In early December I returned to the University of Nottingham where I had studied for my politics degree.
My visit was to meet with the School of Education academics to discuss the work of the Education Select Committee, and how they could contribute to our ongoing research and inquiries. However, another part of the visit took me to the Siemens Computer Aided Manufacture Suite to see students working on their Greenpower electric racing car, manufacturing components using 3D printers. This, I thought, was an exciting and excellent collaboration between the university and Siemens.
The visit highlighted to me again the real risks that the forthcoming referendum on our membership of the European Union will have to the higher education sector. Universities and colleges across the country have built innovative collaborations with companies and their counterparts across the EU which, in the face of necessary UK public spending restraint, enables us to continue to build our research capacity within the EU.
One simple fact always stands out for me: more than 3,500 researchers, often setting out on their careers, have been supported by the EU to improve their skills, helping to turn research and innovation into jobs and growth. Being in the EU makes it easier for UK universities to attract talented staff – 15 per cent of all academic staff at our universities are from other EU countries.
More than 200,000 students and 20,000 staff have benefited from study abroad through Erasmus work and study placements – which is the biggest source of funding for study abroad. In fact, it is a UK government priority to increase the numbers of UK students gaining international experience, and students who have pursued such experience have been shown to be more likely to start their own business, driving the skilled employment and increased productivity of the UK economy that we need to see to succeed in the global marketplace.
Likewise, EU students studying in the UK are estimated to spend over £2 billion for the UK economy and support 19,000 British jobs in their local communities.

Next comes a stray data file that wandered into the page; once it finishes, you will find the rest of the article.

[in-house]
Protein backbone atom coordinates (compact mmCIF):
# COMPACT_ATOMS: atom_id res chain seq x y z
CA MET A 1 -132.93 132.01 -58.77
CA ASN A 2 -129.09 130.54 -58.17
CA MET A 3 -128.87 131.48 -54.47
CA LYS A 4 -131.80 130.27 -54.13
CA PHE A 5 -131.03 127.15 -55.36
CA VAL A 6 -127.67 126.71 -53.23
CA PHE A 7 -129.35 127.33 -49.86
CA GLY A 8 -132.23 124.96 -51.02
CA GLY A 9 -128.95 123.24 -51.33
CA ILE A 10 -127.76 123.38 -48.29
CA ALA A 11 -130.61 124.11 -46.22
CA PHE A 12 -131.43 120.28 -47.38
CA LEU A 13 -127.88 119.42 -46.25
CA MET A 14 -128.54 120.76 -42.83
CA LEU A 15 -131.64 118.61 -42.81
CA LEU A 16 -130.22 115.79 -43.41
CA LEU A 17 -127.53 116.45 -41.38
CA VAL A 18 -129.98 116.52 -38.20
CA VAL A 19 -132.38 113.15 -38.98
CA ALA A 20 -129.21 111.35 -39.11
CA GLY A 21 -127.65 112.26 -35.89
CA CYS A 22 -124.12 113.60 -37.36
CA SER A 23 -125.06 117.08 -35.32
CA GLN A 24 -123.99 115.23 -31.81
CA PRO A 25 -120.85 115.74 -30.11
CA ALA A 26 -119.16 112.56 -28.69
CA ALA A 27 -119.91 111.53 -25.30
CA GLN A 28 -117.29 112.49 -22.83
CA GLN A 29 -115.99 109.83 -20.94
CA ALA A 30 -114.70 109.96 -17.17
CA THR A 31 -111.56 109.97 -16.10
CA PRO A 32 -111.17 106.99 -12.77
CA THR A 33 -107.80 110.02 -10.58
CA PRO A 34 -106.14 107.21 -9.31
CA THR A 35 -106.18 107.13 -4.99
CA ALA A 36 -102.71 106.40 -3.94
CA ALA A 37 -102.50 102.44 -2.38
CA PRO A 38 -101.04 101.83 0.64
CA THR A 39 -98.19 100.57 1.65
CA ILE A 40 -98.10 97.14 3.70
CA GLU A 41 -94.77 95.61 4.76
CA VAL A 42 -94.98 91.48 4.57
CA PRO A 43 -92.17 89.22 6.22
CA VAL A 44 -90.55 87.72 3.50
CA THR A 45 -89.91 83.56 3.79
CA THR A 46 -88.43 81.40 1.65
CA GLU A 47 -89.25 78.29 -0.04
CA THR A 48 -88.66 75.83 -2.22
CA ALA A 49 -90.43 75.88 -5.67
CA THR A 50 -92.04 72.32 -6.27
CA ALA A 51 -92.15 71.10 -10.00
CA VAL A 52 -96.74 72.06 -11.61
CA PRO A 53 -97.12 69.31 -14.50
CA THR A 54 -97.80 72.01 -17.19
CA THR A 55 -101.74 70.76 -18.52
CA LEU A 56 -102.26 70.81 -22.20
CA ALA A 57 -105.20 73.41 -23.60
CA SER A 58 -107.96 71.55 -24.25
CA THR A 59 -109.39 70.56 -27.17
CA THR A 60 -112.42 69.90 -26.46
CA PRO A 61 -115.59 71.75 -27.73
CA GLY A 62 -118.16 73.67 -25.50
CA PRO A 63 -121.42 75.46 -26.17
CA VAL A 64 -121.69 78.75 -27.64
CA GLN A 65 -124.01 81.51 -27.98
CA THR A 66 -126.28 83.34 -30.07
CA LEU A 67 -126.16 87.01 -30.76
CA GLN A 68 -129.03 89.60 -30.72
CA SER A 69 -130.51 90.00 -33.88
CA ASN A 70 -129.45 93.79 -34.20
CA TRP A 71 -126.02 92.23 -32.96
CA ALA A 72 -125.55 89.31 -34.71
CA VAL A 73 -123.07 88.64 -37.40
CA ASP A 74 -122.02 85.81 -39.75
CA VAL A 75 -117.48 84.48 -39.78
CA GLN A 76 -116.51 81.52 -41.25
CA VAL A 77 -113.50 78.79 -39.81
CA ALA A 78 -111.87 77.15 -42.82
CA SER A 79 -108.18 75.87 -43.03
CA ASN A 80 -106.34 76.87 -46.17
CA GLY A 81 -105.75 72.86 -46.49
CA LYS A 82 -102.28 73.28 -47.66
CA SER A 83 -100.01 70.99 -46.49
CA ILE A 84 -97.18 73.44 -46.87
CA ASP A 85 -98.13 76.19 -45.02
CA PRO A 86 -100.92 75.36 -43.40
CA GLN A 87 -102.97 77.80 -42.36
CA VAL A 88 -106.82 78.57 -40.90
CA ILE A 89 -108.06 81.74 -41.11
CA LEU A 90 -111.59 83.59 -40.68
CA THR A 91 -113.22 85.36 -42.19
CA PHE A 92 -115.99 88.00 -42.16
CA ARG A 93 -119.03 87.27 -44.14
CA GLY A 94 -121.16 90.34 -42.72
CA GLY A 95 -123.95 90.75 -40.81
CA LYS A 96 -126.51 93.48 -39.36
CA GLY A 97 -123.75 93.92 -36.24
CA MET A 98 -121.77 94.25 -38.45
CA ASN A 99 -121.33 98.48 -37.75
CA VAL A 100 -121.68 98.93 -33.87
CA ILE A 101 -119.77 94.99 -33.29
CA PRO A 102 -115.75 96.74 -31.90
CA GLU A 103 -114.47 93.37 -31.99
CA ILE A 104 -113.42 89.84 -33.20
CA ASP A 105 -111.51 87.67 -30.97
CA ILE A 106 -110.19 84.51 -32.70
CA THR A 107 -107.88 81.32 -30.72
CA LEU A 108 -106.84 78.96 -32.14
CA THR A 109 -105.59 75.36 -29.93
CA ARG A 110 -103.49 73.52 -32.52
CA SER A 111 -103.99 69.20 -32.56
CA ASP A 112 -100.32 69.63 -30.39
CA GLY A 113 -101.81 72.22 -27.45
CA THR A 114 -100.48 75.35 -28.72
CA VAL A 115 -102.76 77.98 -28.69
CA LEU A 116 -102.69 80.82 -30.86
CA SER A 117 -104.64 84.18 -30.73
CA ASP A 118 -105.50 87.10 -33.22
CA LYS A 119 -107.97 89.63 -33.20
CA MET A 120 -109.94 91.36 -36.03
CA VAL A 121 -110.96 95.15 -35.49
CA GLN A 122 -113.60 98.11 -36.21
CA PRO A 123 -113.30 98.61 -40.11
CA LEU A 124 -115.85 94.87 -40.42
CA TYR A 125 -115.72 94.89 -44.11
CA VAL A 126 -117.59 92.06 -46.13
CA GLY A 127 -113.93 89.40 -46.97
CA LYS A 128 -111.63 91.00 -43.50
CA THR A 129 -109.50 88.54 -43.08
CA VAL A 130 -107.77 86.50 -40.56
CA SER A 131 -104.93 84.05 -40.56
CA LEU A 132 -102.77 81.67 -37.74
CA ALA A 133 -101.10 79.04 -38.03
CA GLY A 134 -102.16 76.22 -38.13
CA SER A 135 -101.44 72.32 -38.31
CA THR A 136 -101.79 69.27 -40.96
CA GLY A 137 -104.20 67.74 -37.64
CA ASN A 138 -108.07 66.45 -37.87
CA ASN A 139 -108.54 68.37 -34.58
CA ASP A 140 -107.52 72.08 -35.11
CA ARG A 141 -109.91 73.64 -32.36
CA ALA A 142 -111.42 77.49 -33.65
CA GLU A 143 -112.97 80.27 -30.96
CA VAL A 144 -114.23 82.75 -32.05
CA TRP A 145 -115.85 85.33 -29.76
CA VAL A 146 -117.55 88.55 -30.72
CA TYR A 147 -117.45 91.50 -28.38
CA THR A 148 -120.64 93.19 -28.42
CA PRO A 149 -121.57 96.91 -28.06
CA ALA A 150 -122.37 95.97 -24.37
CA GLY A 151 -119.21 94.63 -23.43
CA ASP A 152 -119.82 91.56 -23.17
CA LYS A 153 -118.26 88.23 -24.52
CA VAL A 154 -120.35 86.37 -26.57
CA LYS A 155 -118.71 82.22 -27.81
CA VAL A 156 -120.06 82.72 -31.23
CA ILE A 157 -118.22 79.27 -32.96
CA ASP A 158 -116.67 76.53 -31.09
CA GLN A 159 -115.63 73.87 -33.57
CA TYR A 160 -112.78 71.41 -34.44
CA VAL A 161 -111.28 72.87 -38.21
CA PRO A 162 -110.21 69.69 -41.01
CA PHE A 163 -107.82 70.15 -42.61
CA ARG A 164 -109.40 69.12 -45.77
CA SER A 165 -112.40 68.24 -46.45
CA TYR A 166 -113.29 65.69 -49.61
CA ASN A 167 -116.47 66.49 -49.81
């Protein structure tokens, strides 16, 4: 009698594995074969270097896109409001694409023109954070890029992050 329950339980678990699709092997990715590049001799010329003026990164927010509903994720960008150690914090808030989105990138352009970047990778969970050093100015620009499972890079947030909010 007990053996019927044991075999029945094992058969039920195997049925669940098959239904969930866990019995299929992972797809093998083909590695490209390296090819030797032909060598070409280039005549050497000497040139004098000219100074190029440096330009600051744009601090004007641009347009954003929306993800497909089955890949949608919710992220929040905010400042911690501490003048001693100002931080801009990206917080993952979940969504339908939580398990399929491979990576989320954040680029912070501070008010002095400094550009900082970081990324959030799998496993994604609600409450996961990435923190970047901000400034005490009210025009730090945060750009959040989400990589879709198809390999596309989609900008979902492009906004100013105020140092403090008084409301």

Since my election as chair of the Education Select Committee, I have also been struck by the support among young people and students for our continued membership of a reformed EU. This was reconfirmed again at the end of my visit to Nottingham where I participated in the University of Nottingham “Great EU Debate”, speaking in support of our continued membership. The show of hands at the end of the debate was overwhelmingly to remain in the EU.
The European Union Referendum Bill returned to the House of Commons recently with a vote on the issue of extending votes to 16- and 17-year-olds in the referendum at the fore. I voted to support the extension of the franchise, which sadly was not carried, as it is this generation which will have to live with the decision, probably for the majority of their lifetimes – and it is their opportunities that would most be impacted by the vote – potentially within just a year as they embark on studies at university where the impact of a potential “No” vote could hit hard on the opportunities available and funding for research. I still believe it is absolutely right that they must have a say.
Campuses across the country will provide vigorous debate about the need for continued membership, and student and academic voices need to be heard. Strong universities benefit the British economy, educate our workforce and provide the opportunities for individuals to compete in the global race, and membership of the EU enhances these prospects.
Neil Carmichael is chair of the Education Select Committee and MP for Stroud. He also chairs the Conservative Group for Europe which campaigns for continuing membership of a reforming European Union.